How Early Can We Perform Cranioplasty for Traumatic Brain injury After Decompressive Craniectomy? A Retrospective Multicenter Study

Na Rae Yang, Jihye Song, Kyeong Wook Yoon, Eui Kyo Seo

Research output: Contribution to journalArticlepeer-review

19 Scopus citations

Abstract

Objective: Decompressive craniectomy (DC) is used to treat intractable intracranial hypertension after severe traumatic brain injury (TBI). Cranioplasty (CP) is typically performed weeks or months later. However, the optimal timing for CP is unknown. We aimed to determine the earliest possible time point for CP. Methods: We retrospectively reviewed brain computed tomography images from 159 patients who underwent CP after DC for TBI at 3 hospitals. We determined the earliest possible day for CP by reviewing the resolution of intracranial pressure in serial brain computed tomography images between DC and CP. The early CP group was defined as the group within the earliest possible timing of CP; other cases constituted the late CP group. We compared complications and the Glasgow Outcome Scale scores at 6 months between groups. Results: The mean initial Glasgow Coma Scale score was 8.33 ± 3.46. The time interval between DC and CP was 94.75 ± 143.98 days. The earliest possible timing for CP was determined to be 34.60 ± 34.36 days after DC. The incidence of complications did not differ significantly between groups, except for ventriculomegaly, which occurred more frequently in the late CP group (P = 0.026). Predictors of good outcome were revision because of infection, preoperative epidural hematoma, early cranioplasty, and no ventriculomegaly after DC. Conclusions: CP can be performed at around 34 days after DC for TBI. Ventriculomegaly occurred less frequently and the 6-month Glasgow Outcome Scale score was better in the early CP group than in the late CP group.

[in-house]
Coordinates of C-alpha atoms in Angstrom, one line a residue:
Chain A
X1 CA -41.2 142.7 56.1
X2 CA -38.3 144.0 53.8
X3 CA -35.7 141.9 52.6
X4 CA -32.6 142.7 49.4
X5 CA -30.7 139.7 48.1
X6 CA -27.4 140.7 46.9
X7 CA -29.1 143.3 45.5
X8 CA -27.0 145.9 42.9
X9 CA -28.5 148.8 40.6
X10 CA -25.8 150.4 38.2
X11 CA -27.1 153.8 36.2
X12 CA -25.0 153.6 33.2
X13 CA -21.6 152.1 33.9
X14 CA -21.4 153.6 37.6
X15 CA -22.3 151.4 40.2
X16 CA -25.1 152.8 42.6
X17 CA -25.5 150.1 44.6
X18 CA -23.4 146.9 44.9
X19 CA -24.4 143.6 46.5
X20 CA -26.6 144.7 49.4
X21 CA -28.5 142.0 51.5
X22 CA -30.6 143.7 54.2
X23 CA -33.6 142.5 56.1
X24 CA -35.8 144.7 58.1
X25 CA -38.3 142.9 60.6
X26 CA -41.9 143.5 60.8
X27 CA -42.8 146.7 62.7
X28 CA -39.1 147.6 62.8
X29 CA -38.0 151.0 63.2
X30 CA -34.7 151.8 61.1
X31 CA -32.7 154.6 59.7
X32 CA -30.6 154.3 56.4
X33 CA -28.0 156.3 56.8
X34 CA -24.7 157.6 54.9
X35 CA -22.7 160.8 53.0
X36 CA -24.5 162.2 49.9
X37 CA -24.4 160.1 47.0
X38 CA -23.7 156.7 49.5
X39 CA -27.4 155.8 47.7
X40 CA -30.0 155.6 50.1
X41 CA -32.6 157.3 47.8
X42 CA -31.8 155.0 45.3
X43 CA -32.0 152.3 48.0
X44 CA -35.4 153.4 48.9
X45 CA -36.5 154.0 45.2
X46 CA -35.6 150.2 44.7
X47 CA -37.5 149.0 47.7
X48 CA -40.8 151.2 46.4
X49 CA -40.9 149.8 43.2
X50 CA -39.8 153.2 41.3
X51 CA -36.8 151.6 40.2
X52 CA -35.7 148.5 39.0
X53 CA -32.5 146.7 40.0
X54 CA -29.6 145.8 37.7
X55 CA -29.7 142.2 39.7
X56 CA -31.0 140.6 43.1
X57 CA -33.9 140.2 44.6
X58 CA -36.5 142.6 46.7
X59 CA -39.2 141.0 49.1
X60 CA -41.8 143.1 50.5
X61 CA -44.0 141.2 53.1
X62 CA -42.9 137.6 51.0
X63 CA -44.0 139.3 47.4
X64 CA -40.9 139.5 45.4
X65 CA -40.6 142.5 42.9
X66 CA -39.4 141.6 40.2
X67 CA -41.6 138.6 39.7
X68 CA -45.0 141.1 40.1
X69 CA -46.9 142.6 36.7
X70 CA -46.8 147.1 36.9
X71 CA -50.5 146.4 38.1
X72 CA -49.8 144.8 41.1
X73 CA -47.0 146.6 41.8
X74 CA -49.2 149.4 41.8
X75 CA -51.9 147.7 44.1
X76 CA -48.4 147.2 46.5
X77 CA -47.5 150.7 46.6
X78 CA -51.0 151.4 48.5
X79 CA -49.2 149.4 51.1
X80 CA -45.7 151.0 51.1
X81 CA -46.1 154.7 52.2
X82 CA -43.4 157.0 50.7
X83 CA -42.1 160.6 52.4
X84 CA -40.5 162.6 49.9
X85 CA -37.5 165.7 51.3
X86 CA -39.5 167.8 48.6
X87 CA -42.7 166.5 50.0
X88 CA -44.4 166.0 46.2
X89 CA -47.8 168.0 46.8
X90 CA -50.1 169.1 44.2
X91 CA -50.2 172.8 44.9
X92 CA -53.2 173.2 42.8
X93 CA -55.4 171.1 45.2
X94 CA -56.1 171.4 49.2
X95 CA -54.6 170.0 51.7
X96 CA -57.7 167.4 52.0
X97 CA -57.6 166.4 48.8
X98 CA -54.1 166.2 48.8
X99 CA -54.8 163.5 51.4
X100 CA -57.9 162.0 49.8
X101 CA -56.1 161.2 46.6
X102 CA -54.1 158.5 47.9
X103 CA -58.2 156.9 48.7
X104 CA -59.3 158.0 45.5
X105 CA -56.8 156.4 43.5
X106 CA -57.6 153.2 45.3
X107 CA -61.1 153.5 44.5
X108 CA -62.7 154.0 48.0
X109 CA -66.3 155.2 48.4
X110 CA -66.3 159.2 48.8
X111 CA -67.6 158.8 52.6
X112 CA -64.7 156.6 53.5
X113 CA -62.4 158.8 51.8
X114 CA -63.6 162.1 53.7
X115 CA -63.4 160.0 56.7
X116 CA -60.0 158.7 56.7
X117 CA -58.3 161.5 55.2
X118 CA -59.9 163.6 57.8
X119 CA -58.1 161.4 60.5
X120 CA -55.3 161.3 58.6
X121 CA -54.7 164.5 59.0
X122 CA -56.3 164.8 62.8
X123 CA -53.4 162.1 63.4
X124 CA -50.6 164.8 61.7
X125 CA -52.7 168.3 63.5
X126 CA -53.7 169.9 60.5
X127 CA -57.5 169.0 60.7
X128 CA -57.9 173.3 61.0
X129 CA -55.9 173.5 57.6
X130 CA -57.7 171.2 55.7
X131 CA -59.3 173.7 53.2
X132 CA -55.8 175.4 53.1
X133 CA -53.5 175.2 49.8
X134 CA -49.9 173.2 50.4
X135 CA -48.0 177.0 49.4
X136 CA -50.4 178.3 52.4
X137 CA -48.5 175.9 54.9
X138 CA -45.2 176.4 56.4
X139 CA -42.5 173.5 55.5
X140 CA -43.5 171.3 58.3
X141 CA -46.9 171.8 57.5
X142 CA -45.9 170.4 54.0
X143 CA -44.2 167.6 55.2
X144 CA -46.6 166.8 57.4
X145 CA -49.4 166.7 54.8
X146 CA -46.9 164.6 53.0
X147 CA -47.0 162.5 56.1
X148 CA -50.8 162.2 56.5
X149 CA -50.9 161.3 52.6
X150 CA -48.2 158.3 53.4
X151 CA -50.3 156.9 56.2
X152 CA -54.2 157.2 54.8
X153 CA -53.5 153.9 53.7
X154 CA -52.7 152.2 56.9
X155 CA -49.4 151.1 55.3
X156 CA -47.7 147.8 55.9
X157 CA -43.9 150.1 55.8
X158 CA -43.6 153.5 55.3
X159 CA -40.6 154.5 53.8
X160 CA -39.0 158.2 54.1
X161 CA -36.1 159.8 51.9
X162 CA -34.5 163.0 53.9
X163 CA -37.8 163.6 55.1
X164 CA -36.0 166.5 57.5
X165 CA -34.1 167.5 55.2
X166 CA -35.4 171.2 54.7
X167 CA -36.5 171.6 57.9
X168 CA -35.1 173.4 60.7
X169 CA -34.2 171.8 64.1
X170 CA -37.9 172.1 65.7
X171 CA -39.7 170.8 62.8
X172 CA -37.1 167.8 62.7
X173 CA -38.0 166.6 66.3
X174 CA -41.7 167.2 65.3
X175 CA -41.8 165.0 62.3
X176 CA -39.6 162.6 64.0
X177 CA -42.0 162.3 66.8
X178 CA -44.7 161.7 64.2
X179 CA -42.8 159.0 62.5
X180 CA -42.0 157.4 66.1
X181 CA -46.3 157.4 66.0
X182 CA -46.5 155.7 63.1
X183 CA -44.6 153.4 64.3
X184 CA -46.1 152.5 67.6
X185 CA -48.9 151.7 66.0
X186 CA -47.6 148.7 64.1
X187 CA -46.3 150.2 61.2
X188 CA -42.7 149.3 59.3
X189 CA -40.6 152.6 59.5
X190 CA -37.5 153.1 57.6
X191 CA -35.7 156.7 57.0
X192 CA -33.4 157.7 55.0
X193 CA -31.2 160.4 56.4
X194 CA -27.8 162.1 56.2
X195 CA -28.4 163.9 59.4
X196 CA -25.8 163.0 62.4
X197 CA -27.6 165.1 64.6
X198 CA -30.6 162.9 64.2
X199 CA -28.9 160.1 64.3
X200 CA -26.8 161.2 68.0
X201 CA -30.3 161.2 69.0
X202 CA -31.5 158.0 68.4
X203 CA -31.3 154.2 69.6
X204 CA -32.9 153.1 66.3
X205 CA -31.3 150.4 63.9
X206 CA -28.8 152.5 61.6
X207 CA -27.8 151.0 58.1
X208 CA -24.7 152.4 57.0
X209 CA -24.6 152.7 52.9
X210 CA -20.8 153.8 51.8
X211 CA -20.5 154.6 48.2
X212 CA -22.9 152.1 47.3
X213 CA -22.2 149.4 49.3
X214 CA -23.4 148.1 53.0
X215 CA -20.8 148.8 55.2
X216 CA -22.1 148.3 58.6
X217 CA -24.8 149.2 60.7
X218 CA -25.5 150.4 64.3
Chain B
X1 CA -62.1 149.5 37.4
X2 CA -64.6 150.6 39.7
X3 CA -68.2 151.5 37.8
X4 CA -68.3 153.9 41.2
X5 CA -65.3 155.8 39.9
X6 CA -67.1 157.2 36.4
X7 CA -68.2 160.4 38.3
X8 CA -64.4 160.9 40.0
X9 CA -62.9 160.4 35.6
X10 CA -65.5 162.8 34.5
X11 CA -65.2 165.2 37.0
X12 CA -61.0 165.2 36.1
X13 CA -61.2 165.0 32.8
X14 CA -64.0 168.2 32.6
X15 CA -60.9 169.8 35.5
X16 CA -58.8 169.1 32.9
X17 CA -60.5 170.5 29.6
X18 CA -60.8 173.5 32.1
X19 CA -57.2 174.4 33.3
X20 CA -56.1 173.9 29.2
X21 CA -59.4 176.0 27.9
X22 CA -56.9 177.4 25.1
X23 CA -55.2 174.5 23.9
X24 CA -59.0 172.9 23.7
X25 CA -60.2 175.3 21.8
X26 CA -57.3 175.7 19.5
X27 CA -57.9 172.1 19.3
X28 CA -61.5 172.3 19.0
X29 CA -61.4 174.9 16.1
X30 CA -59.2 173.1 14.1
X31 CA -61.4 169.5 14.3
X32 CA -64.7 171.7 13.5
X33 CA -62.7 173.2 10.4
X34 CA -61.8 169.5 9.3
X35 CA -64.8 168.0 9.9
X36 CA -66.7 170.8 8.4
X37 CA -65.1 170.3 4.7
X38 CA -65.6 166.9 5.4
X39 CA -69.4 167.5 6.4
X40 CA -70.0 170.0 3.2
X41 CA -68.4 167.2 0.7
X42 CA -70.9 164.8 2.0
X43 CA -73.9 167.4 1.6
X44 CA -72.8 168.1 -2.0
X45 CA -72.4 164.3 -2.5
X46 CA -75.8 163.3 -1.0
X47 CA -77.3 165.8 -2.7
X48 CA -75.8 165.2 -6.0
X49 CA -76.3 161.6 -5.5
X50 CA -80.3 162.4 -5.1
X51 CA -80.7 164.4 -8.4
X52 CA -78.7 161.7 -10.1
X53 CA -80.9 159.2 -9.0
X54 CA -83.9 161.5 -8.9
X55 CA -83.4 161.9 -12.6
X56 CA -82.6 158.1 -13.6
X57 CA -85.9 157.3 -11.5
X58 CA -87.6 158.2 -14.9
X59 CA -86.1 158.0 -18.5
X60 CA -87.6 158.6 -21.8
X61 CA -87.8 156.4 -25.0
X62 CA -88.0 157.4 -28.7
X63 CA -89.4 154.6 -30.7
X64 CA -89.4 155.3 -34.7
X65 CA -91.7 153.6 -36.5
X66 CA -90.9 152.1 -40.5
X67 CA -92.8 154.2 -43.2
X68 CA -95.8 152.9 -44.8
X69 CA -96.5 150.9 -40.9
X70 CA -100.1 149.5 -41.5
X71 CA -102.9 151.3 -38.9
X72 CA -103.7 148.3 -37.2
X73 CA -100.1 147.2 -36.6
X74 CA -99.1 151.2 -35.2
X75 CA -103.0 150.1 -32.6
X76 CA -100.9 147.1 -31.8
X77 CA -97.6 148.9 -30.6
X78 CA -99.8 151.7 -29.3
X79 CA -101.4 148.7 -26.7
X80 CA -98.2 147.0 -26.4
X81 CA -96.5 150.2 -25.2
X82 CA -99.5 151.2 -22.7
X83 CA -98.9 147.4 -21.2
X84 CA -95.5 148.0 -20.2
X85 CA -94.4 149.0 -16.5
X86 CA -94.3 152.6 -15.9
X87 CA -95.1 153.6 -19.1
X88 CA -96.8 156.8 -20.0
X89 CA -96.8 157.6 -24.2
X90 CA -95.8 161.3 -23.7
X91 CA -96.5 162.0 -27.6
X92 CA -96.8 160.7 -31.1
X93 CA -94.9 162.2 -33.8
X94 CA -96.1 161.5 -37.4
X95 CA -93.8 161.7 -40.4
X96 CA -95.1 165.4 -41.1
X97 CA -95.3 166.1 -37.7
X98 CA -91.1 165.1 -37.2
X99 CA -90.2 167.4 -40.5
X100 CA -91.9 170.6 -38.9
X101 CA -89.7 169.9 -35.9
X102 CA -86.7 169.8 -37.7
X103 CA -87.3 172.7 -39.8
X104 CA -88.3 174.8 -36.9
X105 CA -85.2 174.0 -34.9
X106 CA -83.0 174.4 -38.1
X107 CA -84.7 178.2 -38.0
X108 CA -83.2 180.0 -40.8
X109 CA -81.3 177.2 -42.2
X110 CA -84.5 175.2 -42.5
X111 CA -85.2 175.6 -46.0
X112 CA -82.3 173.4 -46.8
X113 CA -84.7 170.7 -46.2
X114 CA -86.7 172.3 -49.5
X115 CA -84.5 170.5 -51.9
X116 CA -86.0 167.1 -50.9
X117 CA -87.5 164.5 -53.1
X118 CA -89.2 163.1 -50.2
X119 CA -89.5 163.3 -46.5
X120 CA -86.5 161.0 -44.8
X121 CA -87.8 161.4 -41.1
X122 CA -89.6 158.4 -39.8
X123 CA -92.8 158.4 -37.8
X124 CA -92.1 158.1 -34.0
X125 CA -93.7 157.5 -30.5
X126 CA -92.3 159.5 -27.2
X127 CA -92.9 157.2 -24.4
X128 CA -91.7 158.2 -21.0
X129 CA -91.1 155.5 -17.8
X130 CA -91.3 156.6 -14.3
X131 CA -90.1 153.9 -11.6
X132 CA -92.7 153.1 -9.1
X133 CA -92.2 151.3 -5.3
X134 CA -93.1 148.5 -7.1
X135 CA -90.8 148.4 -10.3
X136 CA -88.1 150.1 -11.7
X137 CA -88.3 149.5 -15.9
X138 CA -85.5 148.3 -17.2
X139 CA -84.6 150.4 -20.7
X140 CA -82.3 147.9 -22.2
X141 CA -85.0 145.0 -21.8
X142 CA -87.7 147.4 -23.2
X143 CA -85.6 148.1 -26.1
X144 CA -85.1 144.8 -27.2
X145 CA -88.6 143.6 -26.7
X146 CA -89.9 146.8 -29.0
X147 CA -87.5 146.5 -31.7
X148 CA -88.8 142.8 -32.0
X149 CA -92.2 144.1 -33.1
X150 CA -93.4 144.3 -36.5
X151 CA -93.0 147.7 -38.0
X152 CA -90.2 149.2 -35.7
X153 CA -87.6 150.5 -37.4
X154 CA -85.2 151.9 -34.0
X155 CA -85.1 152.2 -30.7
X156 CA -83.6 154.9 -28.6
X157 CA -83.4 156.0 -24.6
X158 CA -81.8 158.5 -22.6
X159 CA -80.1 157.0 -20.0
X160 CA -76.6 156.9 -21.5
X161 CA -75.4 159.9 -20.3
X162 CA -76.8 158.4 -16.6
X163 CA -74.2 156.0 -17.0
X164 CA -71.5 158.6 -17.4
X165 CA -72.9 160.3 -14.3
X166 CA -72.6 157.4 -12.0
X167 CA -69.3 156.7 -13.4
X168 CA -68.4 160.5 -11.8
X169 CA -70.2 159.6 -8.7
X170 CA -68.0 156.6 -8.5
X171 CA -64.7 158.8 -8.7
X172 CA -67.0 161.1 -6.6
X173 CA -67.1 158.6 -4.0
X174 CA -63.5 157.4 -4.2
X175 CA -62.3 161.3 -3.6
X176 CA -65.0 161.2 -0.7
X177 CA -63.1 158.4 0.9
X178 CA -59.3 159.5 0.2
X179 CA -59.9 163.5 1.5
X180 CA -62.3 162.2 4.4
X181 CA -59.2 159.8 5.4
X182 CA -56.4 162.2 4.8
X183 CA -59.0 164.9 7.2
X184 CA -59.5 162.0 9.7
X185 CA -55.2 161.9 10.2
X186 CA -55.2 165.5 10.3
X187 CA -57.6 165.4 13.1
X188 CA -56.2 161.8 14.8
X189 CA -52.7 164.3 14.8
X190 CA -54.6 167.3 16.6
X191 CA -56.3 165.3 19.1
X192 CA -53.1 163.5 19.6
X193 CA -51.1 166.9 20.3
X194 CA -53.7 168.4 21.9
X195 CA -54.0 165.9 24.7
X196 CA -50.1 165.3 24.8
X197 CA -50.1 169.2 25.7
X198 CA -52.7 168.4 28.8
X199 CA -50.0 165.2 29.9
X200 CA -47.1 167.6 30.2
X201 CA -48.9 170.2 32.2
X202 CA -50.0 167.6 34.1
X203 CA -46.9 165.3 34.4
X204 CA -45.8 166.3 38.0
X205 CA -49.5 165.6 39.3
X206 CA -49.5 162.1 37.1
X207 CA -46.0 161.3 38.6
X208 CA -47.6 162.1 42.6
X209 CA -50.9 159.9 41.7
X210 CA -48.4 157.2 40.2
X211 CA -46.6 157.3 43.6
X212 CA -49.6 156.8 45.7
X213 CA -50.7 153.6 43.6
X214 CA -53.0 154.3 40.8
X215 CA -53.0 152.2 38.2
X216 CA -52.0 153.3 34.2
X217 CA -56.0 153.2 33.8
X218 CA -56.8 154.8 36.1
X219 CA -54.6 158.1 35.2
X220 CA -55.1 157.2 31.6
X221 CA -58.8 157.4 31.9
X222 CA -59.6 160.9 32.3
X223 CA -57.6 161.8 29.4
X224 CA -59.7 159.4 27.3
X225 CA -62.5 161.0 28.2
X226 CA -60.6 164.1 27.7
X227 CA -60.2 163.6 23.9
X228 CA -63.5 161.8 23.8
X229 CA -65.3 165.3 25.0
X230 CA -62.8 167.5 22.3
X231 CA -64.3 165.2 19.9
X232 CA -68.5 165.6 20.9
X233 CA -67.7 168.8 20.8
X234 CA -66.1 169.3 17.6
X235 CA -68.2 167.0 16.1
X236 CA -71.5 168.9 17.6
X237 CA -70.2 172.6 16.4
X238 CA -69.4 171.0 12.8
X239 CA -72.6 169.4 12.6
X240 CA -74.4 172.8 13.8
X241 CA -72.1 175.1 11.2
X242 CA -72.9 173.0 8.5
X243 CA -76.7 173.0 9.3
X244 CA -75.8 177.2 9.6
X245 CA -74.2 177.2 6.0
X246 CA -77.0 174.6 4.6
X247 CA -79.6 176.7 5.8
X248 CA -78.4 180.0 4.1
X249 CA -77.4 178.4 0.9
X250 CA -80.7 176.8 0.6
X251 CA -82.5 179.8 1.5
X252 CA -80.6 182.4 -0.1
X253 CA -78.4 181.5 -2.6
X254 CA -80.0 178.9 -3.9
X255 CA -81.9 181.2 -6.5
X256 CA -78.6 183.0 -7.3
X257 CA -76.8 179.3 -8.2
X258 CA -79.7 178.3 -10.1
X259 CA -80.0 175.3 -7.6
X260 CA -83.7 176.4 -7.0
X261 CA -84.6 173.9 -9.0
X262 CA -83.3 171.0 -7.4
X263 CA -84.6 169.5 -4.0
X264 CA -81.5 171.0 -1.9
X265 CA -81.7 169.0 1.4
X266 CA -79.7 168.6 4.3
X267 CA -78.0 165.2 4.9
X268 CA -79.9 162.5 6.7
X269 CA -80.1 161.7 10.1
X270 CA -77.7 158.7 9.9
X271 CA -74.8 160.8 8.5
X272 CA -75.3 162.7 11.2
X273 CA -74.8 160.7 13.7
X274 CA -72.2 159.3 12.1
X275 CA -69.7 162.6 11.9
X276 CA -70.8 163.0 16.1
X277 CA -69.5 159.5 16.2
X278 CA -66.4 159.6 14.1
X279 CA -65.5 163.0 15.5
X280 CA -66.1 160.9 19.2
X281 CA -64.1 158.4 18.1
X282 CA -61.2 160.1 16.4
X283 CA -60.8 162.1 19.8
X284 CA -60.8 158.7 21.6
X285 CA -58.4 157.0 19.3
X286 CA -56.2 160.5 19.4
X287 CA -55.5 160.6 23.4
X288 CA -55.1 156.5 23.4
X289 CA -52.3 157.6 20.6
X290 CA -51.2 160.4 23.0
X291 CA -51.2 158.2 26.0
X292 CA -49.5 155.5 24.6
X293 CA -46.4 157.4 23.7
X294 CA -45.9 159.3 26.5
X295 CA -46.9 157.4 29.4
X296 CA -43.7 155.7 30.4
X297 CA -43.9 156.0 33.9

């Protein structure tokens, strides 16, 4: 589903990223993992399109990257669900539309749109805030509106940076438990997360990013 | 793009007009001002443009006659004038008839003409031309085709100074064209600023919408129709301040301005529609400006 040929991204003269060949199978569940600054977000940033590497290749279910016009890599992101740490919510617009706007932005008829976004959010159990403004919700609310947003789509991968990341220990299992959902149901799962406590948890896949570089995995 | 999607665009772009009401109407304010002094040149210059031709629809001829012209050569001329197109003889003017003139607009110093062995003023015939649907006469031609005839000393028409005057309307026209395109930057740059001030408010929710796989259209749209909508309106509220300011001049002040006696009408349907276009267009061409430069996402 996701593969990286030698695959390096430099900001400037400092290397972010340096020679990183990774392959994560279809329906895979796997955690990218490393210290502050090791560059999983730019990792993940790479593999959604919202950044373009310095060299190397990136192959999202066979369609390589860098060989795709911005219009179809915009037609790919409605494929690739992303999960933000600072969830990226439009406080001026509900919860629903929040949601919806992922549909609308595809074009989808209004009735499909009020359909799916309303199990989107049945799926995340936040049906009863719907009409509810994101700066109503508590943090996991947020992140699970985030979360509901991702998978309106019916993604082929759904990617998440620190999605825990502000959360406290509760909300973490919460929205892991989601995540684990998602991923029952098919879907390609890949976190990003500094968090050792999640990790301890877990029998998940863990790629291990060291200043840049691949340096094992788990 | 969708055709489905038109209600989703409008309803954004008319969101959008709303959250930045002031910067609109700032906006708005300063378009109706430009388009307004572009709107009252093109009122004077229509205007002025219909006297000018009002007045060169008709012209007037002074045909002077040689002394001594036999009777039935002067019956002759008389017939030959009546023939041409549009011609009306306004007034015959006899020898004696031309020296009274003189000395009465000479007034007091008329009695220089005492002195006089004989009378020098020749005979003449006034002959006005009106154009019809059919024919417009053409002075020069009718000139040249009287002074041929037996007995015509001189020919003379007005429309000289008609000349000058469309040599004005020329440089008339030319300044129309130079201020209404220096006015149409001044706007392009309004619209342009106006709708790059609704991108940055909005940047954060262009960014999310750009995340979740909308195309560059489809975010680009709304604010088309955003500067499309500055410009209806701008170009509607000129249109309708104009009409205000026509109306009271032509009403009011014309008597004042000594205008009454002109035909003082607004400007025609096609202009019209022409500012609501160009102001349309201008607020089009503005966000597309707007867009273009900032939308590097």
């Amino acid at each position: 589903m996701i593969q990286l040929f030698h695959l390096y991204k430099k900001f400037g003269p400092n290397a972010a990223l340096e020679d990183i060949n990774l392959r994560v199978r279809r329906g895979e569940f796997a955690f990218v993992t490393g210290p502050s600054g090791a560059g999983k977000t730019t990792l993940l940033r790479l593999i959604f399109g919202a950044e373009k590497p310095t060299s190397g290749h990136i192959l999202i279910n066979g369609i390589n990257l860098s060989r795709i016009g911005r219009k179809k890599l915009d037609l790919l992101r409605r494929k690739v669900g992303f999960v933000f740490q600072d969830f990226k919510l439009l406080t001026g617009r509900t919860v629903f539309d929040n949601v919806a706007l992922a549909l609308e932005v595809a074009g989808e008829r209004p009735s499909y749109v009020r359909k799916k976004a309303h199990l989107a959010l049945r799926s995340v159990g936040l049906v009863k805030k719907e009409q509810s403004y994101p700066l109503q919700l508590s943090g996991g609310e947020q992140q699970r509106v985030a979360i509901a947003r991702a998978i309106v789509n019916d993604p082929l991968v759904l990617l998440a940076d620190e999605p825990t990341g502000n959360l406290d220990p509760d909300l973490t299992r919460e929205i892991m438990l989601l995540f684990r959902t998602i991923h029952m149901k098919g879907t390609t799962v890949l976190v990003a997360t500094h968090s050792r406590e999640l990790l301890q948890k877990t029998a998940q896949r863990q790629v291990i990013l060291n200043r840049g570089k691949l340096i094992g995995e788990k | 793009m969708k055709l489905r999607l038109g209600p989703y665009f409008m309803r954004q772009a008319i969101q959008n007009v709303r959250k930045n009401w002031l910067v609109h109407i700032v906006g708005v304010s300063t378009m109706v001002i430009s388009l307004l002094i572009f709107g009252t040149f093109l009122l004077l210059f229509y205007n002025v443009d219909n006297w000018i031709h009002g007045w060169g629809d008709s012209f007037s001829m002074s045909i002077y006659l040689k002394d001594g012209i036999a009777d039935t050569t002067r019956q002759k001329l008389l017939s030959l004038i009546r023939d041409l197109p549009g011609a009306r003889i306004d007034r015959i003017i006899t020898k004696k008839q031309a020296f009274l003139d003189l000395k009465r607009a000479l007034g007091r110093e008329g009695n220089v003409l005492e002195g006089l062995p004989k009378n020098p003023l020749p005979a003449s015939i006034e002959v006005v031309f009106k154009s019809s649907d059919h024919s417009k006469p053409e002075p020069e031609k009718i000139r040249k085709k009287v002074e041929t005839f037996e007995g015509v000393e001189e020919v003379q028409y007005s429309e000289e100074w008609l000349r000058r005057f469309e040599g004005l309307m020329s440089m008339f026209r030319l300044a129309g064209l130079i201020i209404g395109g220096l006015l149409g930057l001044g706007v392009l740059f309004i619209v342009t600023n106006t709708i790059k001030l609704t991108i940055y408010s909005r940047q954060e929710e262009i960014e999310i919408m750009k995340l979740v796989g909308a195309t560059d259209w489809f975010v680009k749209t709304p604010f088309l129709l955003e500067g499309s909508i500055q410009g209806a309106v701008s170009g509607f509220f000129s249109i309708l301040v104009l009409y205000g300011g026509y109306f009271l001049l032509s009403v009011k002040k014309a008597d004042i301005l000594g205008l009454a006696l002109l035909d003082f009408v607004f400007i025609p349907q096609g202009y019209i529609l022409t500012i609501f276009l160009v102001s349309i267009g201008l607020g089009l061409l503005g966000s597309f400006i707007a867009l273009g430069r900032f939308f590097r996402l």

Original languageEnglish
Pages (from-to)e160-e167
JournalWorld Neurosurgery
Volume110
DOIs
StatePublished - Feb 2018

Keywords

  • Complications
  • Cranioplasty
  • Decompressive craniectomy
  • Glasgow Coma Scale
  • Glasgow Outcome Scale
  • Hematomas
  • Hydrocephalus
  • Intracranial hypertension
  • Retrospective studies
  • Traumatic brain injury

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